Negative Exposure posits the silver gelatin print as a canvas for the creation of painterly photographs. It unveils the darkroom artistry of Randy Grskovic and Wil Murray by divulging their tactile treatment of the photographic negative, highlighting process over object. Both artists physically intervene with black-and-white film negatives by manipulating subject matter and extending the interpretation of the image with additional layers of meaning.
Grskovic is a photographer with a painterly disposition. He “dodges and burns” in the darkroom, cutting and splicing found negatives with scotch tape to produce inimitable collage juxtapositions. By problematizing representation and making its process transparent, he establishes a dialogue between what is considered real and one’s propensity to idealize that reality.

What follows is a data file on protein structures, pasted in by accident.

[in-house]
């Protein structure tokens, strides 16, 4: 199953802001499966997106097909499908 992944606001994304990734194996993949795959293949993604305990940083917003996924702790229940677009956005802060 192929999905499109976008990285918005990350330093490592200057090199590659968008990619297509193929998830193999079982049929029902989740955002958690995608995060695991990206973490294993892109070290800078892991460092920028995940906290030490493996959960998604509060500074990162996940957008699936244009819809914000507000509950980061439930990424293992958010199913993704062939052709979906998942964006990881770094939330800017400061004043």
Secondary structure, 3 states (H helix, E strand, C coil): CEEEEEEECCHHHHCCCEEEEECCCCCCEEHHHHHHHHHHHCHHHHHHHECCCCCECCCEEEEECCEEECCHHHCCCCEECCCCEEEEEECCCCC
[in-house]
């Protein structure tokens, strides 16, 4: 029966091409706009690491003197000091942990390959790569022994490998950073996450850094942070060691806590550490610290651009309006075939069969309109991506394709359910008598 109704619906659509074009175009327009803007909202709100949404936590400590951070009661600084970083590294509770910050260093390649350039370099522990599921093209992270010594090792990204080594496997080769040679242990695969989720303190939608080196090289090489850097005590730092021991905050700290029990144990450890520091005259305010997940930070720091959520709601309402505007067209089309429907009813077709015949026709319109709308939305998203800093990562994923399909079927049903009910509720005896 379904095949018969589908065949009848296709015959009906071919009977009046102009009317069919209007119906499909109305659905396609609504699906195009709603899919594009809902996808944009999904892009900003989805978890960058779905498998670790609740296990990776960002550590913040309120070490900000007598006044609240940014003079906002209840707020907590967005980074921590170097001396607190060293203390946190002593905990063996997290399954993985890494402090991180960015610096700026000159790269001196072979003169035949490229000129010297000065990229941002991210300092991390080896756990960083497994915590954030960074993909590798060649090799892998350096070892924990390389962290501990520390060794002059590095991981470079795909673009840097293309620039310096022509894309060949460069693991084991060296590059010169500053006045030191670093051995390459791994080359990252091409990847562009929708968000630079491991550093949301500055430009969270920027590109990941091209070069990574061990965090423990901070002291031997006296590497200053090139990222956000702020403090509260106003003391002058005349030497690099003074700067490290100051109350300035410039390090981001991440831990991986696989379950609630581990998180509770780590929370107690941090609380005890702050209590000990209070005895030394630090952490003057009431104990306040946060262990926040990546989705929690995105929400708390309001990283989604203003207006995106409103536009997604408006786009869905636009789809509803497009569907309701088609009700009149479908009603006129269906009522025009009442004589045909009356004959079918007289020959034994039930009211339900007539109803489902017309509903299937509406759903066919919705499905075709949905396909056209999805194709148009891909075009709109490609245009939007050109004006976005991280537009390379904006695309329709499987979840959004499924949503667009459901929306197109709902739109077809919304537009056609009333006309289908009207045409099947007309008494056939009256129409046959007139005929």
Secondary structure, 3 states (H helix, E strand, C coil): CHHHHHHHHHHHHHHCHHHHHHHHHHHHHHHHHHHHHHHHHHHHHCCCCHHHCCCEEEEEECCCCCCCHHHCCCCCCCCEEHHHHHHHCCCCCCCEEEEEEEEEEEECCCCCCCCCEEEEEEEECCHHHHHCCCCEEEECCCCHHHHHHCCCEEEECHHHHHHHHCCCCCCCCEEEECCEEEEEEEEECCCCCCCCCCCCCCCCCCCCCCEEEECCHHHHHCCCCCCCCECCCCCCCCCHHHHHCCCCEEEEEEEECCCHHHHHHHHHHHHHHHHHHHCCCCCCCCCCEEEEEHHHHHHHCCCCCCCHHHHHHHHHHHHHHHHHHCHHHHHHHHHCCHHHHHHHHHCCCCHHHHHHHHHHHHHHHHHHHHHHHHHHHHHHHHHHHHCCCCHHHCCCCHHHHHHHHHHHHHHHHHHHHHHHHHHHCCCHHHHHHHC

Murray, a painter with a newfound yen for photography, uses analogue photography to document idyllic natural vistas. Using photographic oils, he paints directly onto the surface of the negative and tints the silver gelatin print, working interchangeably between original plates and large-format reproductions.